American Renaissance

Five Indicted in Conspiracy to Harbor Illegal Aliens

Brian Witte, AP, newsday.com (NY), Mar. 2

BALTIMORE — A Pakistani immigration lawyer and four Pakistani businessmen were indicted in federal court for conspiring to harbor more than 100 illegal aliens by submitting false records to federal agencies, authorities said Tuesday.

The attorney, Maqsood Mir, 51, was indicted on charges of racketeering and conspiring to submit false documents to the Labor Department and the Department of Homeland Security’s Bureau of Immigration and Customs Enforcement.

“We need to maintain the integrity of our immigration system, especially during these times when there’s a lot of focus on aliens entering the United States,” said Allan Doody, special agent in charge of the Immigration and Customs Enforcement office in Baltimore.

Mohammad Bajwa, 38, of Herndon, Va., Abdul Jayaid, 68, of McLean, Va., Jamal Hussain, 45, of Kingston, New York, and Zulfiqar Ali, 43, of Virginia Beach, Va., also were indicted on the same charges as Mir, of Potomac, Md.

The men are charged with numerous racketeering acts that allegedly occurred between 1998 and 2003.

Aliens could apply for immigrant visas to enter the country to work for a U.S. employer under a program administered by the Labor Department, according to the indictment.

The employer and the person seeking work were required to fill out and send a document known as an Application for Alien Employment Certification to the department.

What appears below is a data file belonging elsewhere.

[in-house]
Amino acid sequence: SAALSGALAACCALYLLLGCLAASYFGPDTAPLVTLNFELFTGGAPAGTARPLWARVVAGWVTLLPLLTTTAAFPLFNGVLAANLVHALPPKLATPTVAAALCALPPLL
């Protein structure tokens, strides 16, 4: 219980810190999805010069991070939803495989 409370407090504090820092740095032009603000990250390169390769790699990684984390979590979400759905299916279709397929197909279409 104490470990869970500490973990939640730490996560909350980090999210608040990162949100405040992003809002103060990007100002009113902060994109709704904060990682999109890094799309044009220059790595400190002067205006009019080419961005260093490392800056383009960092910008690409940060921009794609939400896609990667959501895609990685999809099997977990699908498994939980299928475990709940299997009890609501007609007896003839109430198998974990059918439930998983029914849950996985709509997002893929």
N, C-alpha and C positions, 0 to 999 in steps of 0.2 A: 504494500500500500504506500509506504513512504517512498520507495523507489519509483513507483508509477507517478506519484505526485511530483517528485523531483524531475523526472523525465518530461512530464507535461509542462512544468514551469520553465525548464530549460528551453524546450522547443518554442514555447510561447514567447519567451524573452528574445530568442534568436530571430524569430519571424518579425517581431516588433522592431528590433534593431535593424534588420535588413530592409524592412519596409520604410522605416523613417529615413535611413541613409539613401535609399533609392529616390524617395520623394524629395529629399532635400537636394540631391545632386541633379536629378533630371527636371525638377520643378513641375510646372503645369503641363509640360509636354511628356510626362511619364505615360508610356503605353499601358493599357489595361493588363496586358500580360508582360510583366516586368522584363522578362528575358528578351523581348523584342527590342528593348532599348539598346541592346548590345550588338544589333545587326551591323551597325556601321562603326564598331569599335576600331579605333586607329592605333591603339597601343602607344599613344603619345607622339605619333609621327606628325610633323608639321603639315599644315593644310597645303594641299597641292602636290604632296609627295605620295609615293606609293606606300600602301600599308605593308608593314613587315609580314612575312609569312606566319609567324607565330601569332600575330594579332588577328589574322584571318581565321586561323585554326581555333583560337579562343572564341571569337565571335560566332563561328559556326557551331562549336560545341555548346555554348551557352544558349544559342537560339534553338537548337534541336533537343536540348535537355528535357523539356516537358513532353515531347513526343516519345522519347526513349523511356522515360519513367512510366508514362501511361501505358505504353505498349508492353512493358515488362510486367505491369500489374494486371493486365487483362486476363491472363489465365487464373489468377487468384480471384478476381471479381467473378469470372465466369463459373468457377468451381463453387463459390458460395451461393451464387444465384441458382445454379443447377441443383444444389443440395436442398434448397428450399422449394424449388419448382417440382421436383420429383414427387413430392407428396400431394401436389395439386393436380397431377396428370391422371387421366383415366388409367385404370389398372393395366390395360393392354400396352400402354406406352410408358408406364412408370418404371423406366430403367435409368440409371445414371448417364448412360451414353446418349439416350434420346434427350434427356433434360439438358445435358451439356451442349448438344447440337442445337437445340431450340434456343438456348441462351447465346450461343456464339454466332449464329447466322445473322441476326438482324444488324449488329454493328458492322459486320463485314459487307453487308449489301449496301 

Once approved by the department, the form entitled the person to apply for an immigrant visa to enter the United States for the work for which he was hired.

If the person changed his or her mind, the certificates approved by the department could be resold to others who were qualified to perform the job.

“It was a relatively sophisticated fraud, the way they went about it by manipulating the immigration system,” Doody said. “They obviously had to have a fairly intimate knowledge of how the system works.”

Hussain and Ali allegedly harbored aliens who had come into the United States illegally through Canada and that they then worked with Mir to file false Labor Certification applications and visa applications, known as I-140s, on behalf of those aliens.

The indictment also alleges that Mir used business clients as unwitting sponsors of unknown aliens.

If convicted, the defendants face 20 years imprisonment on the racketeering charges, 10 years imprisonment on the document fraud charges and five years imprisonment on the conspiracy charge.